“What do you think they are smoking over there at Emirates?” Henry asked.
To which the only answer is: whatever it may be it is a lot less powerful than what was in Henry’s pipe when he paid £35million for Andy Carroll. Now that was stuff with some illusionary effect.
As it happens, the bid from the Emirates was not a bit of weed-inspired whimsy. Rather it was a clever little opening of negotiation. If there is a release clause which requires Liverpool open discussions on a sale of the Uruguayan, then why not prise it open. Get them to discuss a deal. Put a bit of heft in your cheek.
And what a buy Suarez would be for the Gunners, filling that sizeable Van Persie sized hole which so debilitated them last season. This is a player perfectly adapted to the lone striker role in front of a rapid, swiftly inter-changing midfield trio; a player apparently tailor-made for Arsene Wenger’s preferred system.
A shame, then, that it also appears to be a deal about as likely to go through as Gareth Bale turning out for Fulham in the new season. Even if they reluctantly accept that their prize asset wants out of Anfield, Liverpool are simply not going to sell him to such a close competitor. Why cede the one advantage you have to your immediate rivals? It makes no competitive or commercial sense.
What is more interesting about the bid, however, is this: how did Arsenal know that a £40million plus offer would trigger the player’s contractual release clause? Was it educated guess work? Was it, as Henry implies, the result of a little bit too much ingestion of stimulants? Or could it be that they were tipped off by someone who knows the inside details of the contract? You know, someone like an agent craftily seeking to engineer a move.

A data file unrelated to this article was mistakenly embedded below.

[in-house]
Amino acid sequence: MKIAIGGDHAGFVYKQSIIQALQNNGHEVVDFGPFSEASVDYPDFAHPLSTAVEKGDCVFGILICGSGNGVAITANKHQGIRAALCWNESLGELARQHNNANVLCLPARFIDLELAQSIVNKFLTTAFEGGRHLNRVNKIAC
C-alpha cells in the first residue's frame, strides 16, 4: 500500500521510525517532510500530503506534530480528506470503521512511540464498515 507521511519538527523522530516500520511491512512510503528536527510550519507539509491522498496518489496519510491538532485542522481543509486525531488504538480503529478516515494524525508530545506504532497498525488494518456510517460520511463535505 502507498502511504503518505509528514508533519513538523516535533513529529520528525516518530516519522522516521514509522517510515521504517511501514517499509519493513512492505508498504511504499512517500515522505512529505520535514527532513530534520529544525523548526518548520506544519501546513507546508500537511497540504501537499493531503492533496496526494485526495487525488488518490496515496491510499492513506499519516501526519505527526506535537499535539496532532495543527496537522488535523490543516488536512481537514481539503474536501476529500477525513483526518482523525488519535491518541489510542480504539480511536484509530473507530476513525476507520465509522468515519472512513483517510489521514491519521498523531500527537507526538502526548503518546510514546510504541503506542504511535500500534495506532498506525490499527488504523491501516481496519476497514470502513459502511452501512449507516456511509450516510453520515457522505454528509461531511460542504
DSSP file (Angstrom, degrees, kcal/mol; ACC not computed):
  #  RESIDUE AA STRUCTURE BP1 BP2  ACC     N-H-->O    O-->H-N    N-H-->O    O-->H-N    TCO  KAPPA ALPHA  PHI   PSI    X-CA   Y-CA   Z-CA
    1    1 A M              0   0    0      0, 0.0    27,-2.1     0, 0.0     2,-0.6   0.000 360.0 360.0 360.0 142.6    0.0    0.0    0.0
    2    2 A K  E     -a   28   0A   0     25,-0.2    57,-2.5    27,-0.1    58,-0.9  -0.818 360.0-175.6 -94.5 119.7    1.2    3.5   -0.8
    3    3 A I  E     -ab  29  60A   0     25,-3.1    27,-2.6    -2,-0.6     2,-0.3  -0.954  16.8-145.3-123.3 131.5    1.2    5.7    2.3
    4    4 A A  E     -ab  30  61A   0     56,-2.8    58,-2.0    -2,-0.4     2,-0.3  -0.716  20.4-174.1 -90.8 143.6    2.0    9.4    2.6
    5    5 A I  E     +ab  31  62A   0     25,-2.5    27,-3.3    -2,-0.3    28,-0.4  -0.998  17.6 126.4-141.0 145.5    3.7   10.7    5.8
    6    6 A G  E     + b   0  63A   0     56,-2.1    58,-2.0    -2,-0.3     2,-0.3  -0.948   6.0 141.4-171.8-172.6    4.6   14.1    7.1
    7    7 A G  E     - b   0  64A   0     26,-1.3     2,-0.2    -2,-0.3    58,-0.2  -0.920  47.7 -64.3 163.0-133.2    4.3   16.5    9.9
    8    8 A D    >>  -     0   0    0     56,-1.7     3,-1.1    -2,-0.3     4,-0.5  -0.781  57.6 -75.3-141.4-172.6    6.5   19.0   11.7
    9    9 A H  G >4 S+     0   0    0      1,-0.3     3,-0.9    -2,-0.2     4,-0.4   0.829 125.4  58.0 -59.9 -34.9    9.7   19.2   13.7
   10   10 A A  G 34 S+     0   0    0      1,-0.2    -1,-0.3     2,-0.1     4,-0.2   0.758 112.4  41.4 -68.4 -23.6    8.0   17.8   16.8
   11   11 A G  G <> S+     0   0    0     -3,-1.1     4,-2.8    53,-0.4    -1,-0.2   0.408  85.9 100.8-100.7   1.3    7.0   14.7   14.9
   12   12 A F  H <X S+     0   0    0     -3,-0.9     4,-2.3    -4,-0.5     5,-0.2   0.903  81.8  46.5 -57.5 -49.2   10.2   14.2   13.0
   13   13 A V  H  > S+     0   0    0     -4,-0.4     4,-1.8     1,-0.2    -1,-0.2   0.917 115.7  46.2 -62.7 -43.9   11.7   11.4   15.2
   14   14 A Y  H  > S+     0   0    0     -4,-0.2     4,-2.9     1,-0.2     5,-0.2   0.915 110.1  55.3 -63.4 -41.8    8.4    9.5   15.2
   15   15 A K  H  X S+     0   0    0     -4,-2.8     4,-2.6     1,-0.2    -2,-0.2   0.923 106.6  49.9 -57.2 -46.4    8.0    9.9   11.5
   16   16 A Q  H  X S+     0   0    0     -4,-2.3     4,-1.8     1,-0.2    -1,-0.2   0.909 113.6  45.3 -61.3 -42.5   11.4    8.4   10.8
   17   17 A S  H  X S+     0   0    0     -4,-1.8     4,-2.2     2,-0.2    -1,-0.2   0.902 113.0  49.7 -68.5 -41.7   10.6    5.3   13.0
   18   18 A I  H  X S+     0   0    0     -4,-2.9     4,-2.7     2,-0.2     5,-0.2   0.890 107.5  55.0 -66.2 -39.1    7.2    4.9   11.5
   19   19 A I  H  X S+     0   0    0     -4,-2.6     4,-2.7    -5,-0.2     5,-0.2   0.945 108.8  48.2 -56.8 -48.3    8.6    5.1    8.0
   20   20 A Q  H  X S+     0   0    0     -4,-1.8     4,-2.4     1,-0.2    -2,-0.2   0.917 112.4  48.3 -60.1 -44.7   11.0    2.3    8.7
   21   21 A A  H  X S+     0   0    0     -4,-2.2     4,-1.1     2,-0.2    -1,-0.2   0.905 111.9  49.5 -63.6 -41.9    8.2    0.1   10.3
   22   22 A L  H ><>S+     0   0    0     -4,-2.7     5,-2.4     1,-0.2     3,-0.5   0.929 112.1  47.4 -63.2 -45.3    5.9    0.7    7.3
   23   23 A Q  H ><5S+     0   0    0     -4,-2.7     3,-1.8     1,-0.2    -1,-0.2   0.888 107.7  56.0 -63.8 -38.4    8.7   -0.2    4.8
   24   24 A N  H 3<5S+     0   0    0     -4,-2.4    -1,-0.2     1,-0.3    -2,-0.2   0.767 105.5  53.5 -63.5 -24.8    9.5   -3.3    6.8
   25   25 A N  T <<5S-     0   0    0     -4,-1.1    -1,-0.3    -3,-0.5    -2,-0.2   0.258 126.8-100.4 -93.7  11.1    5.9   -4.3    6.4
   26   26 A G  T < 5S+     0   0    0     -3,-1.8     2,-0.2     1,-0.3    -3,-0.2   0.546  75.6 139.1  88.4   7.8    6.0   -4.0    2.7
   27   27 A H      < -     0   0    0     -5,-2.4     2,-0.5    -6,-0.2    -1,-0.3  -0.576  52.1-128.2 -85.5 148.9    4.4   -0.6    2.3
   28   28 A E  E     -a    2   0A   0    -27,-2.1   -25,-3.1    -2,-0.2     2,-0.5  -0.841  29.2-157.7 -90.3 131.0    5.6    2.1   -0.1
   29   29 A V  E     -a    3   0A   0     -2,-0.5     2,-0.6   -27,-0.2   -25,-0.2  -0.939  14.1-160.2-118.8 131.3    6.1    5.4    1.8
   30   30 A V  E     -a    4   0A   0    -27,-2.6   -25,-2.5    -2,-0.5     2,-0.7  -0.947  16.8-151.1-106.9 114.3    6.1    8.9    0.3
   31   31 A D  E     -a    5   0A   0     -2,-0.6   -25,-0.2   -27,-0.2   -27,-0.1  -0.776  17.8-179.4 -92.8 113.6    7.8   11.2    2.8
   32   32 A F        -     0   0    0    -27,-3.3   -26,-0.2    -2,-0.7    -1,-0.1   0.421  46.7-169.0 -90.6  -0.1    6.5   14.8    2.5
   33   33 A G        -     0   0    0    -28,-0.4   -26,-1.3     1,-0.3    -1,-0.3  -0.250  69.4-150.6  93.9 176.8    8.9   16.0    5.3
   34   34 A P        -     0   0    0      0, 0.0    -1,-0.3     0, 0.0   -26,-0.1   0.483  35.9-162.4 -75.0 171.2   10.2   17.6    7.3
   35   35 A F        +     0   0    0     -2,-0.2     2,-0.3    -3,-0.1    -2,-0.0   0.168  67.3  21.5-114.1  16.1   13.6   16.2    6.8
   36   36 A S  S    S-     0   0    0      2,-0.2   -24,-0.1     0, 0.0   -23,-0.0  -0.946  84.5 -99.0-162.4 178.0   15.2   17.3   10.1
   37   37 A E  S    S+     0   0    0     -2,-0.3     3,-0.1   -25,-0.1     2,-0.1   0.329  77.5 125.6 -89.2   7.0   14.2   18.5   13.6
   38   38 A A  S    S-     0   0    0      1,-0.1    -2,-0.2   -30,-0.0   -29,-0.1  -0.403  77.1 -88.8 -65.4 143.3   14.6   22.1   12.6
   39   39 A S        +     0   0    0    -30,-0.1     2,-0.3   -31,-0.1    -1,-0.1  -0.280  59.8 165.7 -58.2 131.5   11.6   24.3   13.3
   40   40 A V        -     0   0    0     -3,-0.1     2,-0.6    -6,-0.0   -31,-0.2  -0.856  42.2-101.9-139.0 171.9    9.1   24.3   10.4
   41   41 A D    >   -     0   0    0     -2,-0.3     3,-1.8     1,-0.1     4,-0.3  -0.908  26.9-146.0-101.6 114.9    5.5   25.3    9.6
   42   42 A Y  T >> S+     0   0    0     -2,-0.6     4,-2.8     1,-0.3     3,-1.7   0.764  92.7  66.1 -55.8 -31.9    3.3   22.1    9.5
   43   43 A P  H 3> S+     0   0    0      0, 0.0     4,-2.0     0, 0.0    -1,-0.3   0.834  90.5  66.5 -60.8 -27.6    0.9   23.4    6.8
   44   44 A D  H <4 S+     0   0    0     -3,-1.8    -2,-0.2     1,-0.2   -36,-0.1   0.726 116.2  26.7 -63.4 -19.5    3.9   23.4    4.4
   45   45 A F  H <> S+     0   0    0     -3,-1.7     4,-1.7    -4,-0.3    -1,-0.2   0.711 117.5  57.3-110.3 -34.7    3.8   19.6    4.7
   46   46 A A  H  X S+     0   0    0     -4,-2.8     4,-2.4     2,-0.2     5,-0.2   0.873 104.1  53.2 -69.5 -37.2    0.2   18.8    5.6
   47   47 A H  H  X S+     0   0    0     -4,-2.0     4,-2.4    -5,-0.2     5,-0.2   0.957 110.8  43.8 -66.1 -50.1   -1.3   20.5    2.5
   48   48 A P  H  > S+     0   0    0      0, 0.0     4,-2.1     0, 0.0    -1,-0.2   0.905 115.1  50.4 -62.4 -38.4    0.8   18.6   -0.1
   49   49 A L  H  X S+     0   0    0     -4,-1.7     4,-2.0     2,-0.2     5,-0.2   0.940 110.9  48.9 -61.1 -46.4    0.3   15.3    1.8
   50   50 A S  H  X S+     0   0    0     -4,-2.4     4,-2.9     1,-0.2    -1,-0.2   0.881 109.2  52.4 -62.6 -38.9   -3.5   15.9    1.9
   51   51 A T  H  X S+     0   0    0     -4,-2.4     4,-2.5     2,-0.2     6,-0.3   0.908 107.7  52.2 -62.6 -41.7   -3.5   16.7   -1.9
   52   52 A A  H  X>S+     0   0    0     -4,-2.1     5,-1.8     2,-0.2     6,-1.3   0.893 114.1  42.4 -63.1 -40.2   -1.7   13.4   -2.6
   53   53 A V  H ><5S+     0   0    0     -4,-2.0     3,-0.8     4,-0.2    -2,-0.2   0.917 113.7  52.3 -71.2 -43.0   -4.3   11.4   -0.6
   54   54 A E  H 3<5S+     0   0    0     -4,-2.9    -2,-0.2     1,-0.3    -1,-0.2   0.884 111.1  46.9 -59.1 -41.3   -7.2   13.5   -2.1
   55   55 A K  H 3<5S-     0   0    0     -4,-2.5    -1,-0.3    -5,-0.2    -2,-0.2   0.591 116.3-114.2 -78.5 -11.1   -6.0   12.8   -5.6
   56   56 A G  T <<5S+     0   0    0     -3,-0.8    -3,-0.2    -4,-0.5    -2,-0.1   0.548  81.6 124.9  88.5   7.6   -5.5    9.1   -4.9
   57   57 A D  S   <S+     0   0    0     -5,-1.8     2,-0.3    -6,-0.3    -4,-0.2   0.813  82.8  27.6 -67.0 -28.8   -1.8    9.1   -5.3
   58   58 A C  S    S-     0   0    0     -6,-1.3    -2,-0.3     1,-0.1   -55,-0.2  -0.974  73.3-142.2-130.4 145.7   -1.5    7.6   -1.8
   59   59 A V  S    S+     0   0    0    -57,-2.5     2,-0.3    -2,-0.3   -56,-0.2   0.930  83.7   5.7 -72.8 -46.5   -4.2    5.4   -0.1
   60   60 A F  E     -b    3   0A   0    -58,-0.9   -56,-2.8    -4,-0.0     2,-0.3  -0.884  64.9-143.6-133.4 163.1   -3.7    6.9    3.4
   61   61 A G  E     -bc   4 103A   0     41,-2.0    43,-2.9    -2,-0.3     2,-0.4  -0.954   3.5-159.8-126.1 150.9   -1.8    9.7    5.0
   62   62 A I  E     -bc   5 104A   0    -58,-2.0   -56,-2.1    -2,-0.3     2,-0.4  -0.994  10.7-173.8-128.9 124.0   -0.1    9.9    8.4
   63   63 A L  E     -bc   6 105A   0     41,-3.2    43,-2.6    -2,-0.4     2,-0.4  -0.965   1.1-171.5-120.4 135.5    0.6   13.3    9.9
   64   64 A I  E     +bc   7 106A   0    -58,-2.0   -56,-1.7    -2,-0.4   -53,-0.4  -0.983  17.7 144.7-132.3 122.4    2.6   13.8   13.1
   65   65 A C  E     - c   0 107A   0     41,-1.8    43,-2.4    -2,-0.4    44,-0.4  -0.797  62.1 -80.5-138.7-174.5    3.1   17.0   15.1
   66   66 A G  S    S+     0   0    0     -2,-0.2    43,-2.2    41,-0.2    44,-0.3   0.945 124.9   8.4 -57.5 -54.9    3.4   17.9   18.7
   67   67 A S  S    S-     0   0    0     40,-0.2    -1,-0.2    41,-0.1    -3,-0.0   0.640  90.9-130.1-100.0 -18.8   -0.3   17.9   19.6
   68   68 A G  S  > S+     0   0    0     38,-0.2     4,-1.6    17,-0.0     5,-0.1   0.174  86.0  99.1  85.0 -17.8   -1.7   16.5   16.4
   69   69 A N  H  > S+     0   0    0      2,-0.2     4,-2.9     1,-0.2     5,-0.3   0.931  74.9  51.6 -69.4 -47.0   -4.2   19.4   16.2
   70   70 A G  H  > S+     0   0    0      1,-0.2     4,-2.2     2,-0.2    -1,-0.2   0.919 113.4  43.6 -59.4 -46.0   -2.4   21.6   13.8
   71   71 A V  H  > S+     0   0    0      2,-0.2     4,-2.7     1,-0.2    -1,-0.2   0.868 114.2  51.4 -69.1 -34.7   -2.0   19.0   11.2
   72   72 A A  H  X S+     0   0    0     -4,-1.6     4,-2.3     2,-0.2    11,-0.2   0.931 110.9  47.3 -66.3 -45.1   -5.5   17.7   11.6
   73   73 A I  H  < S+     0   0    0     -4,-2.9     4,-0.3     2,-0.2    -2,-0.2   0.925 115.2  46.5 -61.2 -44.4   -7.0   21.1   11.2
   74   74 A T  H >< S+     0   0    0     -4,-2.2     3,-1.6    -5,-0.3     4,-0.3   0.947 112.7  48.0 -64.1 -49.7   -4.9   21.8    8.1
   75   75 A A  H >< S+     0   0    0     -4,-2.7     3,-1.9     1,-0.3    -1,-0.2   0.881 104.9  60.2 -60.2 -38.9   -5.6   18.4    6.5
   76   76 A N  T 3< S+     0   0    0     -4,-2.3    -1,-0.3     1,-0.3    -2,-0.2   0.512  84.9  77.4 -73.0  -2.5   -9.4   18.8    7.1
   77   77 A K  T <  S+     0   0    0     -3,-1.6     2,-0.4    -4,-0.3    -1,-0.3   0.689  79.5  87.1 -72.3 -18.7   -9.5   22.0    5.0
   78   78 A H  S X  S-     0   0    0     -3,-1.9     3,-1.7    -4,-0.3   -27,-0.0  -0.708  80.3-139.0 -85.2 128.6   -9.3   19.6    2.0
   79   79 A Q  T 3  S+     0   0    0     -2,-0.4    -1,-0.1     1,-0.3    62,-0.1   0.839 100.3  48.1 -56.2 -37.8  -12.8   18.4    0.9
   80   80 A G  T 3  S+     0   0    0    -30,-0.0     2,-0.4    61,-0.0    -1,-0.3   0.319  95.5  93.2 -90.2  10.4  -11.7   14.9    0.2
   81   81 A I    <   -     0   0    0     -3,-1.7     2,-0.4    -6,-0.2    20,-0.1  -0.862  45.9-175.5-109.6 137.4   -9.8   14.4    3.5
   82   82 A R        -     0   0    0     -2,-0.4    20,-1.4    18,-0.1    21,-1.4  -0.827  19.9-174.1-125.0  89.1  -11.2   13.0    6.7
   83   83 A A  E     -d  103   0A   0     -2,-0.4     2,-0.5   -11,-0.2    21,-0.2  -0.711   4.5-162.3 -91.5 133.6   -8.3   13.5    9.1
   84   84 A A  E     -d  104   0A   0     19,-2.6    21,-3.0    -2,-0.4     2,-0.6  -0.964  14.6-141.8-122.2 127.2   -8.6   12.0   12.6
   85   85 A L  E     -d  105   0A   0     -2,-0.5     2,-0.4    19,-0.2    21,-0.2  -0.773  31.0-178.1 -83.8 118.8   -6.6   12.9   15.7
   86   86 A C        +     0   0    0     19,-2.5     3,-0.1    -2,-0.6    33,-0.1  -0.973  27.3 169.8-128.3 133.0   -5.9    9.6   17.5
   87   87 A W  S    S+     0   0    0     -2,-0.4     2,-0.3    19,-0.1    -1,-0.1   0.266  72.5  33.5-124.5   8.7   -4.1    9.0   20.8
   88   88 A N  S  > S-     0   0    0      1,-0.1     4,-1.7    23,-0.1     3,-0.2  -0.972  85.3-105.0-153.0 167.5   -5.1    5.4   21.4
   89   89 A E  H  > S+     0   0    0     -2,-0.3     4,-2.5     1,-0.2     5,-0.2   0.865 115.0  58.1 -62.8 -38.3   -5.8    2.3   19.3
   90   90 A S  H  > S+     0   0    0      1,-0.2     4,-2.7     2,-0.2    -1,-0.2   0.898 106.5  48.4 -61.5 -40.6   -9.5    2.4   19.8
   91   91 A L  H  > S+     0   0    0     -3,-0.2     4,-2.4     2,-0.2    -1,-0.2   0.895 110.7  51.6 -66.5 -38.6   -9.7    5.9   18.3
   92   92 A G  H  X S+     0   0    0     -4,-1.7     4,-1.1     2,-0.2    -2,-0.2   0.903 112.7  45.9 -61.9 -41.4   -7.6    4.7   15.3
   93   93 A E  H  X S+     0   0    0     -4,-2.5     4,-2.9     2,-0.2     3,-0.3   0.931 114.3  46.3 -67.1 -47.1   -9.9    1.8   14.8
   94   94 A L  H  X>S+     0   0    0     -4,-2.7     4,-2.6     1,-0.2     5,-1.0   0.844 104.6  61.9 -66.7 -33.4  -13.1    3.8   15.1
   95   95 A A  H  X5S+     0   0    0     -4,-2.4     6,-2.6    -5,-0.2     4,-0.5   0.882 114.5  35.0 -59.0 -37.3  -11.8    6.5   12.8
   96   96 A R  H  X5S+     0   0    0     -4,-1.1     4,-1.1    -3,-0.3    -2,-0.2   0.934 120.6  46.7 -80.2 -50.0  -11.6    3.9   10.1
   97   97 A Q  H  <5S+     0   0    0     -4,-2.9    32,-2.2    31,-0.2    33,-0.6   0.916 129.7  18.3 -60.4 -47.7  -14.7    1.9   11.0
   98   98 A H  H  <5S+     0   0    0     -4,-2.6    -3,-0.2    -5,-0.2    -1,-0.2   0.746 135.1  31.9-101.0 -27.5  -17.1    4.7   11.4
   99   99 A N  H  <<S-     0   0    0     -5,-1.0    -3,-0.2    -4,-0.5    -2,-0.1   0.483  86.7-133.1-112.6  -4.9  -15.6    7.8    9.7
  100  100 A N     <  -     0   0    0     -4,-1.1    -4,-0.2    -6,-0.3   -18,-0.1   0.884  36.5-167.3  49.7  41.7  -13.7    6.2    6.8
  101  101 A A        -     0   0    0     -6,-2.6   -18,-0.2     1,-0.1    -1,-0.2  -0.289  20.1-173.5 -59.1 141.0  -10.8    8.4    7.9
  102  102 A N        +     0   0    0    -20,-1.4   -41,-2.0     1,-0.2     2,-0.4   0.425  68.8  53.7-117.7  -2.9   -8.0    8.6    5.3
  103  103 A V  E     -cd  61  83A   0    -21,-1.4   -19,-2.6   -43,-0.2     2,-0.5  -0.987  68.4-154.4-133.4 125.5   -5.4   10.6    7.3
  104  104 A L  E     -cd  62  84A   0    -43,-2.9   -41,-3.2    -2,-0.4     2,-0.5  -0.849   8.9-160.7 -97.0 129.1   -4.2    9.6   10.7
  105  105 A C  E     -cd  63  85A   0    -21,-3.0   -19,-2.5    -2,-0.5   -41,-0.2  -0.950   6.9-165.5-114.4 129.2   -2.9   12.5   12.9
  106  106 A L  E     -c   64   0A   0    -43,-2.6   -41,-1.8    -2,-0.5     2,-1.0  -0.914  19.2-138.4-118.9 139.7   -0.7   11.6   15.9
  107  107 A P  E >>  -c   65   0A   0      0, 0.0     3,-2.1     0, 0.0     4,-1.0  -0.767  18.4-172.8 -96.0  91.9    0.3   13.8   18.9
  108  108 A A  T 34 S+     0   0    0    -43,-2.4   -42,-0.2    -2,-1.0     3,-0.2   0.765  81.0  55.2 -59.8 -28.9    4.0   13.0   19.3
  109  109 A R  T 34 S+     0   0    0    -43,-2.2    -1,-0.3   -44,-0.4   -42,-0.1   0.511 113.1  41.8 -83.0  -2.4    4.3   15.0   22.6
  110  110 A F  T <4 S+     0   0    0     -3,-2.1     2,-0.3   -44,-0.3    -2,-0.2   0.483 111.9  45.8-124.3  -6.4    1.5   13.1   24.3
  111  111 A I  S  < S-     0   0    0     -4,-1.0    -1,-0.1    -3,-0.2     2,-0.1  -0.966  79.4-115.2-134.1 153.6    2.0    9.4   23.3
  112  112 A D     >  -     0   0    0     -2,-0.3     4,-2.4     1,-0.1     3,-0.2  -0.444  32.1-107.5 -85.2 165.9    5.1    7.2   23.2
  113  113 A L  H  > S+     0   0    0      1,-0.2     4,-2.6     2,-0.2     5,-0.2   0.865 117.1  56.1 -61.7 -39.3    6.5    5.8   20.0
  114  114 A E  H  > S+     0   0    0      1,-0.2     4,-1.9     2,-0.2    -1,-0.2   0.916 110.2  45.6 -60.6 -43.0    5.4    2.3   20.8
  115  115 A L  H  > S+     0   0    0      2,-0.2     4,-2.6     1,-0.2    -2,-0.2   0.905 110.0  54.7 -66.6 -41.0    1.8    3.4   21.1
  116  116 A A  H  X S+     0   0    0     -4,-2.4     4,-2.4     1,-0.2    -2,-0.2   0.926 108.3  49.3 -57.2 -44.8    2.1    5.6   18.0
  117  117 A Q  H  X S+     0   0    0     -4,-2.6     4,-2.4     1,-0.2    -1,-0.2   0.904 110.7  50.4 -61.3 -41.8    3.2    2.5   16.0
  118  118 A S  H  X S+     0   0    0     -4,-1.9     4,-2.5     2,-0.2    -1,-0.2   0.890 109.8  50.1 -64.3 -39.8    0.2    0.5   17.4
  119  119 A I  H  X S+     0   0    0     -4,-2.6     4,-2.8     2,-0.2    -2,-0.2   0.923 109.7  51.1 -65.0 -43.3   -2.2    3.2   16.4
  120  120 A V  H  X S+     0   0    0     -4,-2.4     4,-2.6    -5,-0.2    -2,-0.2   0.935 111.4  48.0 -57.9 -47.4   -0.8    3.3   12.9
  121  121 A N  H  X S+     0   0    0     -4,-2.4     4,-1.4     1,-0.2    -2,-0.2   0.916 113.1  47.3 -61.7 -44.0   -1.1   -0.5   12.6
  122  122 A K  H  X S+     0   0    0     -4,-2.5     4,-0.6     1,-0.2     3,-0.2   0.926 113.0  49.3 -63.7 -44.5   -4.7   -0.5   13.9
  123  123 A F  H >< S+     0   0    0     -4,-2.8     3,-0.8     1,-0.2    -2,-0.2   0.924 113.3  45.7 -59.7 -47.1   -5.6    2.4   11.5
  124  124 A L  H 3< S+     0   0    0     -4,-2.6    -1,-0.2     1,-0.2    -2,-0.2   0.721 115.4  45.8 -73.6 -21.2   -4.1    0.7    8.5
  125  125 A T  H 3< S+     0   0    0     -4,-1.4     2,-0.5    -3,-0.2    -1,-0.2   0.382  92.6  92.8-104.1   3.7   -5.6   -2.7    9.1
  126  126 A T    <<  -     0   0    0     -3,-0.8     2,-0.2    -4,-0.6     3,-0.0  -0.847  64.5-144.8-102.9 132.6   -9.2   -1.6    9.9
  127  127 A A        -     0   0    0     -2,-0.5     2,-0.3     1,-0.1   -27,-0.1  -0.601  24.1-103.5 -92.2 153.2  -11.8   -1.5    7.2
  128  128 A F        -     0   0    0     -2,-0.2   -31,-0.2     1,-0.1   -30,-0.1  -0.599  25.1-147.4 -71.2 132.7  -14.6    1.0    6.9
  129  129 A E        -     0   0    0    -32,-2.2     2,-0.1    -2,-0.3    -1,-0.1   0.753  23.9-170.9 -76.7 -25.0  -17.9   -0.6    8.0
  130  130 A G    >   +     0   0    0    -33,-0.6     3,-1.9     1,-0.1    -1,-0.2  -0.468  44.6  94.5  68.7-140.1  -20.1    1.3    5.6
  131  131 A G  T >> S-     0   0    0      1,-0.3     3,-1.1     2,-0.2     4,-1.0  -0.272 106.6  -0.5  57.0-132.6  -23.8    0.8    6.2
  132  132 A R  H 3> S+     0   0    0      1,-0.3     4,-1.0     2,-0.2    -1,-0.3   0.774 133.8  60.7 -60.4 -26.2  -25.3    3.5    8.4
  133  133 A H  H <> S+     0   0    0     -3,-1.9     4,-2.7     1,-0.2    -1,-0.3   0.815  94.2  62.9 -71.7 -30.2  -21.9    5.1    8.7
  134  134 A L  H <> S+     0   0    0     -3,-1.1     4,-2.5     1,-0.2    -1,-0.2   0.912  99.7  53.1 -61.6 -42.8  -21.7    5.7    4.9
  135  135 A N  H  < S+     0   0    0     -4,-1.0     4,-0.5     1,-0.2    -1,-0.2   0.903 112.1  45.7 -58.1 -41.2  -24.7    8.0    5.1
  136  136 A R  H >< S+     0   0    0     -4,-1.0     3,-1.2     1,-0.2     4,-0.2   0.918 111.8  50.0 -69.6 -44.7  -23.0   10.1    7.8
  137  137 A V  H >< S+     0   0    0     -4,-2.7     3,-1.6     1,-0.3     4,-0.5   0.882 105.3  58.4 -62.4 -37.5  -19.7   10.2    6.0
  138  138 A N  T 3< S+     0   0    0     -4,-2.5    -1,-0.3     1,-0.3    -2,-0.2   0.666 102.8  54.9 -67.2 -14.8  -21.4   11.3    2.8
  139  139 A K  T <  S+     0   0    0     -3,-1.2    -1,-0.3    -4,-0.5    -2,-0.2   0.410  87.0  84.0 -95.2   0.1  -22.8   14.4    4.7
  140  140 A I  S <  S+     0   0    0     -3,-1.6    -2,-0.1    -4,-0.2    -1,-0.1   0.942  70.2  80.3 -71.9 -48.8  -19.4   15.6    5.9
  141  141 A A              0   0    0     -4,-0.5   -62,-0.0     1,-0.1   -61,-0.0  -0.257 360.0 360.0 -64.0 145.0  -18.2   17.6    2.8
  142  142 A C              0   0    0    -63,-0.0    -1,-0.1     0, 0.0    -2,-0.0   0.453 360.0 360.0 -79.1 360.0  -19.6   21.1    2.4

Suarez’s people have form for this sort of thing. It was a trigger clause that lubricated his move from Groninghen, who he had joined as a 19 year old, to Ajax. Presumably when they made a bid that obliged their rivals to open discussions, Ajax’s board had not been spending a little too much time in the cafes of downtown Amsterdam. They were acting on inside information.
This time, though, the Arsenal offer may not be so straight forward. Suarez’s agent has clearly been given the go-ahead from his client to get the ball rolling. But the player might have a different destination in mind from the club which was first to bite.
Maybe, in his keenness to get things sorted quickly, this has been initiated by an agent who realises that if one club can be persuaded to issue a smoke-em-out offer, then the clubs he really wants to do business with might quickly be encouraged to get down to the negotiating table.
And there is no doubt where the player and his representatives want to head. Real Madrid is clearly the destination for every Spanish speaking footballer with ambition – just as it is for plenty more.
And if they were reluctantly reconciled to losing the forward, then Madrid is a destination that would suit his current employers far more than London.
That is a deal with every chance of reaching a conclusion. But it does – of course - require the Spanish club to make an offer. Having Arsenal so boldly open negotiations might be the spur required to rev up a response. What Henry may have soon to acknowledge is that the bid from the Emirates, even if he does not end up there, has increased the chances that Luis Suarez will be heading away from Anfield before the start of the season.
Just a pity for Arsenal that it may well transpire that they have been duped into acting as a stalking horse for someone else’s ambitions.